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In Memoriam

In Memoriam

August 23, 1927
Nicola Sacco and Bartolomeo Vanzetti

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Some of the country’s best-known artists created patriotic posters—including this one by August Hutof—to support American involvement in World War One. George Creel called the poster campaign the “battle of the fences.”

Some of the country’s best-known artists created patriotic posters—including this one by August Hutof—to support American involvement in World War One. George Creel called the poster campaign the “battle of the fences.”

“One White-Hot Mass”

It happened fast.

In April 1917, within a week of joining its allies to fight what was by then already a two-year-old war against Germany, the United States established the Committee on Public Information—the country’s first-ever effort, in the words of historian John Maxwell Hamilton, “to systematically shape public attitudes.”

George Creel, the experienced journalist who took the helm of the new Committee,  set out to win hearts and minds at home and overseas. In the process he virtually invented the modern global media campaign.

As Creel saw it, World War One differed from all previous wars in the “recognition of Public Opinion as a major force”:

“This ‘vast enterprise in salesmanship’ had one goal: to ‘weld the people of the United States into one white-hot mass instinct with fraternity, devotion, courage, and deathless determination.’

“The reach of the CPI would be the envy of any modern publicist. The Committee distributed more than seventy-five million pamphlets in the United States. It established a nationwide speakers’ bureau of volunteers who, Creel claimed, addressed more than 130 million people. Creel arranged for foreign journalists to go on press tours in the United States, and for American reporters to go on inspection tours of the front lines in Europe. The CPI poured ‘a steady stream of American information into international channels of communication.’ And the ‘best work of the best artists’ delivered patriotic messages from CPI-commissioned posters.”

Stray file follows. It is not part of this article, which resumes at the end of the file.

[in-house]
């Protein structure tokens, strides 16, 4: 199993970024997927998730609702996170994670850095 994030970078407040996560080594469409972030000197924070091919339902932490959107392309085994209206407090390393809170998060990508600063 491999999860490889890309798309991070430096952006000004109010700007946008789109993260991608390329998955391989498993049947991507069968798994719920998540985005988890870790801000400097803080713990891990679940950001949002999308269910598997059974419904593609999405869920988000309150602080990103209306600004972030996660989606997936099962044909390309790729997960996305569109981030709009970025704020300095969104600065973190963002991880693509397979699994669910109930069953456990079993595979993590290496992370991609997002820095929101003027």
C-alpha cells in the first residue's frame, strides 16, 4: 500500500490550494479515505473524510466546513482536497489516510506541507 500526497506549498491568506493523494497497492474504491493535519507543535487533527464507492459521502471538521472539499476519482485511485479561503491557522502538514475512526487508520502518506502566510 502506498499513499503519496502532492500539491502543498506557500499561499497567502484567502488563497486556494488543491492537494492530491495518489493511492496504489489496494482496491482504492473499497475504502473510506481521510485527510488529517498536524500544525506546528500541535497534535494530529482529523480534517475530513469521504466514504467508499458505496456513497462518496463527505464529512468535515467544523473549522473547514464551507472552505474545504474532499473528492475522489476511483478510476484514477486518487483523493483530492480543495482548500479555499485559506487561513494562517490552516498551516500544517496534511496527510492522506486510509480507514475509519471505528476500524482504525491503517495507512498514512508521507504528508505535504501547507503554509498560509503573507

(Excerpted from In Search of Sacco and Vanzetti, Chapter 6, “Conscription Was Upon Them”)

Today, information warfare uses social media and other new technologies but, notes Hamilton, virtually all concerns about government propaganda tactics are rooted in measures that originated during World War One.

 To learn more about the lasting influence of the war, and about events to mark its centennial, visit The United States World War One Centennial Commission at And to learn more about the connection between World War One and the Sacco-Vanzetti case, read In Search of Sacco and Vanzetti.

by Charles E. Chambers

by Charles E. Chambers


by Macinel Wright Enright

by Macinel Wright Enright


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Bad Day at Braintree

Bandits @ B'tree - Version 3
In 1920—on today’s date, April 15—the lives of four men changed forever.

Fred Parmenter and Alessandro Berardelli crumpled and fell in a hail of bullets, mowed down by gunmen who seized the payroll cash the victims had been bringing to the factory that employed them in South Braintree, Massachusetts.

Laborers Nick Sacco and Bartolomeo Vanzetti were convicted of the murders. They were executed in 1927. Their guilt was, and remains, doubtful.

From the gunmen’s first shot to their escape in a getaway car, the crime in Braintree took less than a minute, but it was a minute with repercussions that would never end. The trial of Sacco and Vanzetti would last seven weeks; their imprisonment, seven years; and the debate over their fate, 85-plus years and counting.